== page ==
Flames, Blood, Confetti

A Reporter’s Experience at the KISS Concert


Photo by Ireland Weaver

Playing the guitar, Gene Simmons performs as flames shoot out behind him. This is just one of the many times he was lifted on the platform. The 72-year-old musician created the band KISS in 1972 with lead singer Paul Stanley.

Ireland Weaver, Reporter

I have been to many great concerts in my life, such as Paul McCartney, Metallica and Lil Wayne, just to name a few. However, going to a KISS concert is beyond any performance I have ever seen. This is especially cool since we got the tickets straight from Gene Simmons, the bass guitar player for KISS, himself. 

Over a year ago, my mom bought tickets to see KISS, which was then been postponed.  My mother posted about how she desperately wanted to attend on Facebook, and the next day she got a message from her friend Larry Latowsky. He said that he would be able to help because he knows Gene Simmons. I knew that they were performing in Fort Worth on Oct. 1. Latowsky sent a text to Simmons and a few minutes later, my mom received an email from his tour manager Steev Toth. We got free third-row tickets and backstage passes to meet the band. My whole family was in utter shock.

Meeting the band was a crazy experience. The band members include (left to right) Tommy Thayer, Paul Stanley, Gene Simmons and Eric Singer. They had to stand behind plexiglass due to COVID-19 restrictions. (Photo by Epic Rights)

On Friday, I got off early from school and rushed to get ready. After three long hours of driving, we finally got to the arena. We parked and ran to will call. We were given our tickets, wristbands and instructions on where to go. We went to the south Reliant Club and waited. After 20 or so minutes, we were handed black masks and led down several flights of stairs. We waited in a long line underneath the Dickies Arena and were escorted to the front of the line after a few minutes to take pictures with the band. The band was wearing their iconic performance costumes: leather pants, platform shoes and face paint. The photos were rushed and the band members were behind plexiglass because of COVID-19. Despite this, the experience was incredible. The musicians had fun with all their funny faces and poses.

Simmons plays guitar as Paul Stanley raises his broken guitar above his head. Stanley had just smashed his guitar on stage. After this, Stanley began swinging his microphone around. (Photo by Ireland Weaver)

When the concert started, the curtains dropped and the pyrotechnics began. The setlist included some of their most iconic songs such as  ‘Beth,’  ‘I Was Made for Loving You,’ ‘Rock and Rock All Nite’ and many more. I sang along to them all. If I’m being honest, I was screaming more than singing. I was dancing so much and only sat down when my legs were about to give out. I wanted to document the entire show because it was so exciting, but I fought the urge for the most part and tried to just absorb it all. One of my favorite parts was when the lead singer, Paul Stanley, who is 69 years old,  ziplined across the audience. I am almost eighteen years old and I could never do that.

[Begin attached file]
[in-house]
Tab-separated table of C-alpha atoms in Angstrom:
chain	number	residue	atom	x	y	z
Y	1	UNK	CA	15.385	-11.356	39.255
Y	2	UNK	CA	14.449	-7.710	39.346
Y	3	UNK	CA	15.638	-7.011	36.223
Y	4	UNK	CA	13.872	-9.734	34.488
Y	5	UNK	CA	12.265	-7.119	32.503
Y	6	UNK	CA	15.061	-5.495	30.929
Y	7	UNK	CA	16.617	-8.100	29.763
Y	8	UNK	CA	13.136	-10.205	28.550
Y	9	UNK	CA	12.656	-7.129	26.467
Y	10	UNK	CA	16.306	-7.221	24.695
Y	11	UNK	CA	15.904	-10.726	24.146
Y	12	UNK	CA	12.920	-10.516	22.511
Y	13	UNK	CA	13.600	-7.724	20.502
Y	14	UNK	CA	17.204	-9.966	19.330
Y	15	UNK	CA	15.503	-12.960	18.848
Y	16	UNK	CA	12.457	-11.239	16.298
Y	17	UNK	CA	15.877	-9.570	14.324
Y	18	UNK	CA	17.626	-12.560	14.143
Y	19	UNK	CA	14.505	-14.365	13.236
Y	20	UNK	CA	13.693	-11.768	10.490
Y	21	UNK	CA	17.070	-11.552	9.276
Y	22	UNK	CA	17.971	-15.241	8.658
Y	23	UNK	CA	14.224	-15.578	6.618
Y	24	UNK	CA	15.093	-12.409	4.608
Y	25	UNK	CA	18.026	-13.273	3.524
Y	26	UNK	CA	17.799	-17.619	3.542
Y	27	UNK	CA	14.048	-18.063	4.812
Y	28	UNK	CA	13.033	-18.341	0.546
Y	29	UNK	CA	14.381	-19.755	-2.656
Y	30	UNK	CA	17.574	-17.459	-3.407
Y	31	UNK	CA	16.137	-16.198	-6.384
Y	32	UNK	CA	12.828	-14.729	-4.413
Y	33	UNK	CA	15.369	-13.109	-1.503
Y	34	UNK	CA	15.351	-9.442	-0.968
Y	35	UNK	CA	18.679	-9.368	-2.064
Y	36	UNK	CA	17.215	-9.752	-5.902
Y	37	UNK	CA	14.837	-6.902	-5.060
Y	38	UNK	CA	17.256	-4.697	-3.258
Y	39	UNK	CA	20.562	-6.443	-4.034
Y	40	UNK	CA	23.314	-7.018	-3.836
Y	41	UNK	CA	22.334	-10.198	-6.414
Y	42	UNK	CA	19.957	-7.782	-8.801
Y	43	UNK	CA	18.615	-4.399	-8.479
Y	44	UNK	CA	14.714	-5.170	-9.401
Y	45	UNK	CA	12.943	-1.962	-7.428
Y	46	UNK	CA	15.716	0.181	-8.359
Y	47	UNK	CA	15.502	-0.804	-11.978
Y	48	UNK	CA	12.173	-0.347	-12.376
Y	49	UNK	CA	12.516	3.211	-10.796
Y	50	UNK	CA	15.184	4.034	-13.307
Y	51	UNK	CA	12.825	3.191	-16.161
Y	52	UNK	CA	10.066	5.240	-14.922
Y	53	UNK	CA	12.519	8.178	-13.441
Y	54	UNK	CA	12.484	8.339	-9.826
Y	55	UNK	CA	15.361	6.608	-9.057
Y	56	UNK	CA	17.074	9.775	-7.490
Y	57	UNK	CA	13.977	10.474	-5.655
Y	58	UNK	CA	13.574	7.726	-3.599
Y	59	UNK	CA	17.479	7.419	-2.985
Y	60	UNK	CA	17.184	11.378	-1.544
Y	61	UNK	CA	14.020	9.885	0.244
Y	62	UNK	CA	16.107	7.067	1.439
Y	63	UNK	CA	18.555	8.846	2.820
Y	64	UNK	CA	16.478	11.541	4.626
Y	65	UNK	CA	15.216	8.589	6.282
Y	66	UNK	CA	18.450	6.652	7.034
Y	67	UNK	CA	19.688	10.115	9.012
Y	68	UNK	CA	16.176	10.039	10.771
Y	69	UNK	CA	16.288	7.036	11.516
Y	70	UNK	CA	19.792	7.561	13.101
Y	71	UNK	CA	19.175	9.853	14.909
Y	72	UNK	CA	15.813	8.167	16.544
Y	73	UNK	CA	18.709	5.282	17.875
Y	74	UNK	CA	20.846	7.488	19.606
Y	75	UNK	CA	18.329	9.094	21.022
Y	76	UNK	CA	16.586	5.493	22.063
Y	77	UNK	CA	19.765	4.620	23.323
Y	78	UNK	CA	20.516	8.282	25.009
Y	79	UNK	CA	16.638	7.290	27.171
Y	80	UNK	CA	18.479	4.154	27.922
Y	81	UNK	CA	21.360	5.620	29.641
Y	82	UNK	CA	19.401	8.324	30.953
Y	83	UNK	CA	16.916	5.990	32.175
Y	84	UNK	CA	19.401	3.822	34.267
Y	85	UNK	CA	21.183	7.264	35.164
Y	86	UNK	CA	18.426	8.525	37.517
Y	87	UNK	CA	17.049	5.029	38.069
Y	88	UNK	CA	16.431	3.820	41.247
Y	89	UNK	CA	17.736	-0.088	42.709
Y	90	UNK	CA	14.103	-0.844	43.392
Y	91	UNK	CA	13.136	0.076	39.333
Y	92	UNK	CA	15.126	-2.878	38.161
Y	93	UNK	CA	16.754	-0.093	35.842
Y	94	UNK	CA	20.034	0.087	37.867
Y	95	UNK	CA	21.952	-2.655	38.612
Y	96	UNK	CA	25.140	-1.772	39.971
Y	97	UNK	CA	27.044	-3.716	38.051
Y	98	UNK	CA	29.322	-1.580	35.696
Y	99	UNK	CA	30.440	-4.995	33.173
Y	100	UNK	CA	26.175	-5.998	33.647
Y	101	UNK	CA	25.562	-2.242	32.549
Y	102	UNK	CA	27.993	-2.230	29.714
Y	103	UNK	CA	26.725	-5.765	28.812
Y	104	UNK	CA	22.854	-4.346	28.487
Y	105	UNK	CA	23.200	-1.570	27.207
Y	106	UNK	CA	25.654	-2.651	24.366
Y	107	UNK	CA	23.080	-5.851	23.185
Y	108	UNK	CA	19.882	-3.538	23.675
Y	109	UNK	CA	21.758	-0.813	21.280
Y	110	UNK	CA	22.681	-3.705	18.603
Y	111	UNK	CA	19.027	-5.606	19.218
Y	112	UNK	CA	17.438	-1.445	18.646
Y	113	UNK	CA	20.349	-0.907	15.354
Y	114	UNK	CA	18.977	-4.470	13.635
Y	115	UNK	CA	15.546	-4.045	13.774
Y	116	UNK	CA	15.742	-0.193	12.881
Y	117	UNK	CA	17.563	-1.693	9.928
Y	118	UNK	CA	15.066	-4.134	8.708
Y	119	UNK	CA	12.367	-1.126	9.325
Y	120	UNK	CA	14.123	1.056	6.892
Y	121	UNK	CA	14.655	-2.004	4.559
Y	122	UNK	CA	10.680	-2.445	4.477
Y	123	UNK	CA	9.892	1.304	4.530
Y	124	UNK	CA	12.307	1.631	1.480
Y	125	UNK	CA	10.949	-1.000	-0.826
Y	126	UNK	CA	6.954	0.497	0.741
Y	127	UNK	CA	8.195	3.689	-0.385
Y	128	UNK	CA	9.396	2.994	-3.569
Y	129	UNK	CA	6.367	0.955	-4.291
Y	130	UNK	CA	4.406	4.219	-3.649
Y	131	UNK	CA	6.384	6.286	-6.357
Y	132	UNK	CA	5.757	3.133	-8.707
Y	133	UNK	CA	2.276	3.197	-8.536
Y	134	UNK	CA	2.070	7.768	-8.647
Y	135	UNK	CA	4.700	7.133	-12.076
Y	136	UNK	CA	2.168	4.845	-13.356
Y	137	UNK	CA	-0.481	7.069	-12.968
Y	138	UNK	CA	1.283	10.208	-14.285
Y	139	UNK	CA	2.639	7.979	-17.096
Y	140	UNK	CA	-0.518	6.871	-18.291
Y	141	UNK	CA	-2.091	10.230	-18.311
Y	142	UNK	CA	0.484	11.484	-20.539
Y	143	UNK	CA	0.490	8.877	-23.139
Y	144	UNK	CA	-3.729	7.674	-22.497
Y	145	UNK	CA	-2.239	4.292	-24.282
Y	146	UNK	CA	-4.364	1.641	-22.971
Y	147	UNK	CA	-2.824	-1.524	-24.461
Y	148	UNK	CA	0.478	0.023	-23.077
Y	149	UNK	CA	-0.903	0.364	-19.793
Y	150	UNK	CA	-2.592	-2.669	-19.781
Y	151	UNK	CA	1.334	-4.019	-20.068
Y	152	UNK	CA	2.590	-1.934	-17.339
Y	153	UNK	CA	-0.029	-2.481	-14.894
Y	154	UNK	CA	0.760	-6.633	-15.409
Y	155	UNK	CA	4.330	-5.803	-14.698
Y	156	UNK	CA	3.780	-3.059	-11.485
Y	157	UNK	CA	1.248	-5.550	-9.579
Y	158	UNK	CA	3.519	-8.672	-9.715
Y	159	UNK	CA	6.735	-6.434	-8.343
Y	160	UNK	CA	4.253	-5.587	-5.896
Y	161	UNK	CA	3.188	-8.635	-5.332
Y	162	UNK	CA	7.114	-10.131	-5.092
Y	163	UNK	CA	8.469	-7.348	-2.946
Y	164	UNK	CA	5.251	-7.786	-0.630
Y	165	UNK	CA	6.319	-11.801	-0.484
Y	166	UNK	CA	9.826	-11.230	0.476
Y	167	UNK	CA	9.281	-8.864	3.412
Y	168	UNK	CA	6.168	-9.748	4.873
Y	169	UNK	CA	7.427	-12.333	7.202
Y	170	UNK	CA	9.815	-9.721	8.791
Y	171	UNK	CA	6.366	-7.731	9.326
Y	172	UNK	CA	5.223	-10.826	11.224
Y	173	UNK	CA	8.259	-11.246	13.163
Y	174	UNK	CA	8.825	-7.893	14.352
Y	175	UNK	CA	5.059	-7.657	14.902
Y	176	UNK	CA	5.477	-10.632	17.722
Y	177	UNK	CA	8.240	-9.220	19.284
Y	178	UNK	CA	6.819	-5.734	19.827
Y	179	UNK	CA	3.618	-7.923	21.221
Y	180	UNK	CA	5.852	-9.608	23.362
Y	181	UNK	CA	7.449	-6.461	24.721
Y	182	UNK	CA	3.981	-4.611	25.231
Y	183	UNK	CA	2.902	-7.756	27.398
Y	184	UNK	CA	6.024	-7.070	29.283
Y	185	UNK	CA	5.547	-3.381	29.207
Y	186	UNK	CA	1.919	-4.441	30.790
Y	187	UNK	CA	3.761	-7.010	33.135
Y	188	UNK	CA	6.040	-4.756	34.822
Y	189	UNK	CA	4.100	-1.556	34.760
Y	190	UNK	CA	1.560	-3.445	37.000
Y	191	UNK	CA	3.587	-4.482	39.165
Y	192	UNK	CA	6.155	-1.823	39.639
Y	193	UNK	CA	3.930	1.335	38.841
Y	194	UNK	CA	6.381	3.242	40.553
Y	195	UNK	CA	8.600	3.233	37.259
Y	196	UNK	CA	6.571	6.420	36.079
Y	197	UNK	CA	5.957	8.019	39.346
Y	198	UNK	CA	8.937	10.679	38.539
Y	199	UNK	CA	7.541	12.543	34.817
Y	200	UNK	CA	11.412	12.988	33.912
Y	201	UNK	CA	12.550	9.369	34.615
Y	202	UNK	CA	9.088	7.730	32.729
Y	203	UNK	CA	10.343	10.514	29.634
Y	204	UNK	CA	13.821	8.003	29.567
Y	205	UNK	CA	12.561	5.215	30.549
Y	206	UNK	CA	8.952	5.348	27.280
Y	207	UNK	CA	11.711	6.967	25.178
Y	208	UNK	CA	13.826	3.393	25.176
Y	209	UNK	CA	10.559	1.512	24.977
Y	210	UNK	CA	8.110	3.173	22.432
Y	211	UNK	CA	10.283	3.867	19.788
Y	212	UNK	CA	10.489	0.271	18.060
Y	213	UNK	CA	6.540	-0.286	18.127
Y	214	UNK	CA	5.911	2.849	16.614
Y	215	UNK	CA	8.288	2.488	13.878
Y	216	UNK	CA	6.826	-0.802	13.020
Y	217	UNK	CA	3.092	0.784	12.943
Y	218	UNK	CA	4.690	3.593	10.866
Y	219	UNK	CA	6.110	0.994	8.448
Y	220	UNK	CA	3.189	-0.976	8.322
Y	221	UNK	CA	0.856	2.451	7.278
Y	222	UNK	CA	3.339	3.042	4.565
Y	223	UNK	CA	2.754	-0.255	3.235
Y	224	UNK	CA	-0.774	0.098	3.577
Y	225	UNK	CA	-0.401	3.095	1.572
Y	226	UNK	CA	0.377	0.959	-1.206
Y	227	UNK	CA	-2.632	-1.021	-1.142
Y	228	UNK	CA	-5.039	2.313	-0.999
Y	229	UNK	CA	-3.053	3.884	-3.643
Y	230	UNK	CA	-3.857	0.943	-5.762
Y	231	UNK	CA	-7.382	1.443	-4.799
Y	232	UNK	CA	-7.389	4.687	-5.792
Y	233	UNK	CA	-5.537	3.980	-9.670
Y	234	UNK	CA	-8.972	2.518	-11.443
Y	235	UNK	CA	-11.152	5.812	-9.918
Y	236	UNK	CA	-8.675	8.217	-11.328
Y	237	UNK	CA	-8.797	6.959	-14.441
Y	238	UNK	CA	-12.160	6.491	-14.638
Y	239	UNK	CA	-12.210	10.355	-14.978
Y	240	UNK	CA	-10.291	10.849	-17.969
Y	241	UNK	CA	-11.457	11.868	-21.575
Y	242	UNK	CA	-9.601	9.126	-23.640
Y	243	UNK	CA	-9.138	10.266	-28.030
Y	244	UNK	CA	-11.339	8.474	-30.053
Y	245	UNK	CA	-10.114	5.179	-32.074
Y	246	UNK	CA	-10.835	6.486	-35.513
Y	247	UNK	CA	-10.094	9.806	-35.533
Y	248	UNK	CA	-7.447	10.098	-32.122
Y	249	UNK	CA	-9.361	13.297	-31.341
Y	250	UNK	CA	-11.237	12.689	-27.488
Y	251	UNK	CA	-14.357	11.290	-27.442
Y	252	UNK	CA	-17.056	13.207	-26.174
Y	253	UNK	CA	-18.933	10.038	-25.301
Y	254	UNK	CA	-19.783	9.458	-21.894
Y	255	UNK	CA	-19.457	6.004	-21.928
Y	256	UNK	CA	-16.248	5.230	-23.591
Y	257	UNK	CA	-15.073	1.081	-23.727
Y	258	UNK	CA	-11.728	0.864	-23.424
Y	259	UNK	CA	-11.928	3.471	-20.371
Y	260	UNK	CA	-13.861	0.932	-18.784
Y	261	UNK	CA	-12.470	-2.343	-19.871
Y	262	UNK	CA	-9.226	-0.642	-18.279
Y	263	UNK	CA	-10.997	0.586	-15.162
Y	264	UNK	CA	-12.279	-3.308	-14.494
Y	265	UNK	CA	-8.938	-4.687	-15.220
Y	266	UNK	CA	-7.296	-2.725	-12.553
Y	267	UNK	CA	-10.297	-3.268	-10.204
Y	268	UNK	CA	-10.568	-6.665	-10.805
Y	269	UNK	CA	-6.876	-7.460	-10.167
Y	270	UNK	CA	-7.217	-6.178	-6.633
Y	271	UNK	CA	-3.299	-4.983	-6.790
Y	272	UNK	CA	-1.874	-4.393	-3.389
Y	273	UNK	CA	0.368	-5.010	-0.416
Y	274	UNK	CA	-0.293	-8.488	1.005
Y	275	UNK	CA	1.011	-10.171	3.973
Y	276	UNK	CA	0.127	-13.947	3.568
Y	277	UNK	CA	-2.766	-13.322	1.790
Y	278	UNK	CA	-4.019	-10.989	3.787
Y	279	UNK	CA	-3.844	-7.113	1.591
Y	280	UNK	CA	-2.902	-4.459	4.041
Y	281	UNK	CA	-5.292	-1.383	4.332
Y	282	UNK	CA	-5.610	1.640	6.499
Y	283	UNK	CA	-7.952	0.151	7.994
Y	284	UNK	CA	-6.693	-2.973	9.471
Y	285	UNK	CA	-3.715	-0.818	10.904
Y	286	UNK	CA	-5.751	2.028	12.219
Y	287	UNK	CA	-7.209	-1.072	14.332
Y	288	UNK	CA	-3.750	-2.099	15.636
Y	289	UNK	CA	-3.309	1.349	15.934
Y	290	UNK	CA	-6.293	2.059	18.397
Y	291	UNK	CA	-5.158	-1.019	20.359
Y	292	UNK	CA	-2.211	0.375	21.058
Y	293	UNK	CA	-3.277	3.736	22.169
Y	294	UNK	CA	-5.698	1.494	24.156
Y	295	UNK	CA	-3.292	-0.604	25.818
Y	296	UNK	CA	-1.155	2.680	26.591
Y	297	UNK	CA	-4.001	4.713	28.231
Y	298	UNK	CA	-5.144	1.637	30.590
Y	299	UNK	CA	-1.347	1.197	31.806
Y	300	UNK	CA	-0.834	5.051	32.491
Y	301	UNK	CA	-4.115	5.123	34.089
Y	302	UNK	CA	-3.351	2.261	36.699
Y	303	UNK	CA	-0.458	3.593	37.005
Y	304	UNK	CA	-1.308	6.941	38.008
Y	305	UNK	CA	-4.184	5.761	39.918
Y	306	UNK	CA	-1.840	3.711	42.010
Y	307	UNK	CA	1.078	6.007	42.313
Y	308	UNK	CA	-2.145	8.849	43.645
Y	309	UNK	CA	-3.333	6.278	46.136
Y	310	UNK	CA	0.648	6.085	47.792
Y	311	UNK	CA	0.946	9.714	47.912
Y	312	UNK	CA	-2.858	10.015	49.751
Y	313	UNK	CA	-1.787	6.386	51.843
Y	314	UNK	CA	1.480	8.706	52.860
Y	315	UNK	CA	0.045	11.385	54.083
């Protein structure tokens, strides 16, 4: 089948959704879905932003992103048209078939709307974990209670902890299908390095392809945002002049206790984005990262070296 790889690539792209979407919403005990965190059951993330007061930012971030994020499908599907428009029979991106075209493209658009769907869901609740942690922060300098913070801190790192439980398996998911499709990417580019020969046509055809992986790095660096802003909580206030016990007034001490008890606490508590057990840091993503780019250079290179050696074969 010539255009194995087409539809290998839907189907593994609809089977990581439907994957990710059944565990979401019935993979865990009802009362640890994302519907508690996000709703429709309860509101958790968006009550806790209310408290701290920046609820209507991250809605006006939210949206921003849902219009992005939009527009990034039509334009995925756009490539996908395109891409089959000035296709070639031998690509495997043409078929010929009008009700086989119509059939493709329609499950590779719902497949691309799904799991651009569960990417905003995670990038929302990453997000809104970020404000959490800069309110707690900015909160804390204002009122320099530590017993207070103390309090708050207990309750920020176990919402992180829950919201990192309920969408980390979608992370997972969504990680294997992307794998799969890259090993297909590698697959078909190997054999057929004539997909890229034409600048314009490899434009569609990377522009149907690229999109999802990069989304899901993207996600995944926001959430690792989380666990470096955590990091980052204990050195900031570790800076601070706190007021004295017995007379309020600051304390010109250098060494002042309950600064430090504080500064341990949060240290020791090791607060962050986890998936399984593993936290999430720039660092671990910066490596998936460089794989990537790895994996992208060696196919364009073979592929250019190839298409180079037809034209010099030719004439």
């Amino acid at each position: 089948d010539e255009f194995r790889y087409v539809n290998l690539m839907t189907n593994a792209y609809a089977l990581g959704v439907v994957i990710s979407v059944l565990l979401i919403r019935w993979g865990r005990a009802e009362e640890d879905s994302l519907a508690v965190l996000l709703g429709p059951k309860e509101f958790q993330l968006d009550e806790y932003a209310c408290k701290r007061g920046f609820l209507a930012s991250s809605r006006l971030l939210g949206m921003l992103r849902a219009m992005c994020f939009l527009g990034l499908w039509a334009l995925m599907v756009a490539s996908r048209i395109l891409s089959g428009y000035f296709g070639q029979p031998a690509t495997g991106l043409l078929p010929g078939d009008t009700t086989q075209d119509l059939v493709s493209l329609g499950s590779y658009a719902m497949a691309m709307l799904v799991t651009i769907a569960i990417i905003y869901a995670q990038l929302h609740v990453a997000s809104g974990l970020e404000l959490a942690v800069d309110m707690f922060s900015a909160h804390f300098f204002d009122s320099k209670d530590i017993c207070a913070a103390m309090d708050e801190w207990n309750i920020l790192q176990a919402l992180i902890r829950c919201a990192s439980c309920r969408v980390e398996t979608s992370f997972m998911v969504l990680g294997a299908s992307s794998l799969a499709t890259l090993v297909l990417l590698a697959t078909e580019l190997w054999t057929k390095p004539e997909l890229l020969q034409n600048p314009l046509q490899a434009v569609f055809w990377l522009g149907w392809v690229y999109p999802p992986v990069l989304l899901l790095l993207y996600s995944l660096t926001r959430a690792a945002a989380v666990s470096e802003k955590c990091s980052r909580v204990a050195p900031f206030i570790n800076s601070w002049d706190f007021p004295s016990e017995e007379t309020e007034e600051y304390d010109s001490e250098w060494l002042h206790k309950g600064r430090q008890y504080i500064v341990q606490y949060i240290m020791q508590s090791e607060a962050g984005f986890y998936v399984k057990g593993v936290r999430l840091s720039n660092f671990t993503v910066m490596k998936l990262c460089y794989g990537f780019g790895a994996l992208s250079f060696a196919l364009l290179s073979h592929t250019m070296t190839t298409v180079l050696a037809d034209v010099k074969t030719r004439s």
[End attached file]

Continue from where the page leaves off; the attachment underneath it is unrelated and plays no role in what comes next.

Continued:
The drummer and guitarists were lifted to the top of the arena with big fireballs were behind them. The guitarists flicked guitar picks and did suggestive dances. Simmons was lifted into the air as the big screens behind him closed in on his face. The 72-year-old musician had blood pouring out of his mouth as stuck out his famously long tongue.  It was kind of gross, but I could not look away. Stanley did what every person who loves rock music has wanted to do. While flames and explosions were going off behind him he slammed his guitar into pieces.

These band members are at an age where many would expect them to calm their show down and just sit and play their songs and maybe tell a story or two. Some concerts I’ve left feeling like I could have just listened to the music at home because there was no real performance. This concert was like watching a live action movie. There is something about watching living legends perform that makes you understand why so many people fell in love with them in the first place. Even if you don’t love KISS, you would want to see this show.

Toward the end of the show, Simmons plays guitar on a lifted platform as confetti flies through the air. The song “Rock and Roll All Nite” was performed during this shot. (Photo by Ireland Weaver)

They did what most bands do towards the end of a concert. They faked leaving and had the lights turn out just to come back with a couple more of their most iconic songs. Big beach balls fell from the top of the arena and red and white confetti flew through the air. As all of this is going on, I put away my phone and just looked around. I thought to myself “I want to remember this forever.” 

After a year of quarantine, political disagreements and so much distance, being in a room with so many people to celebrate music was amazing. There were thousands of people sharing an experience of pure pleasure. Flashlights in the air made the crowd look like a starry night. The way I know a show is good is if after it’s over and I’m heading home, I feel like if this was my last night on Earth, I would be happy. It would be a great last KISS.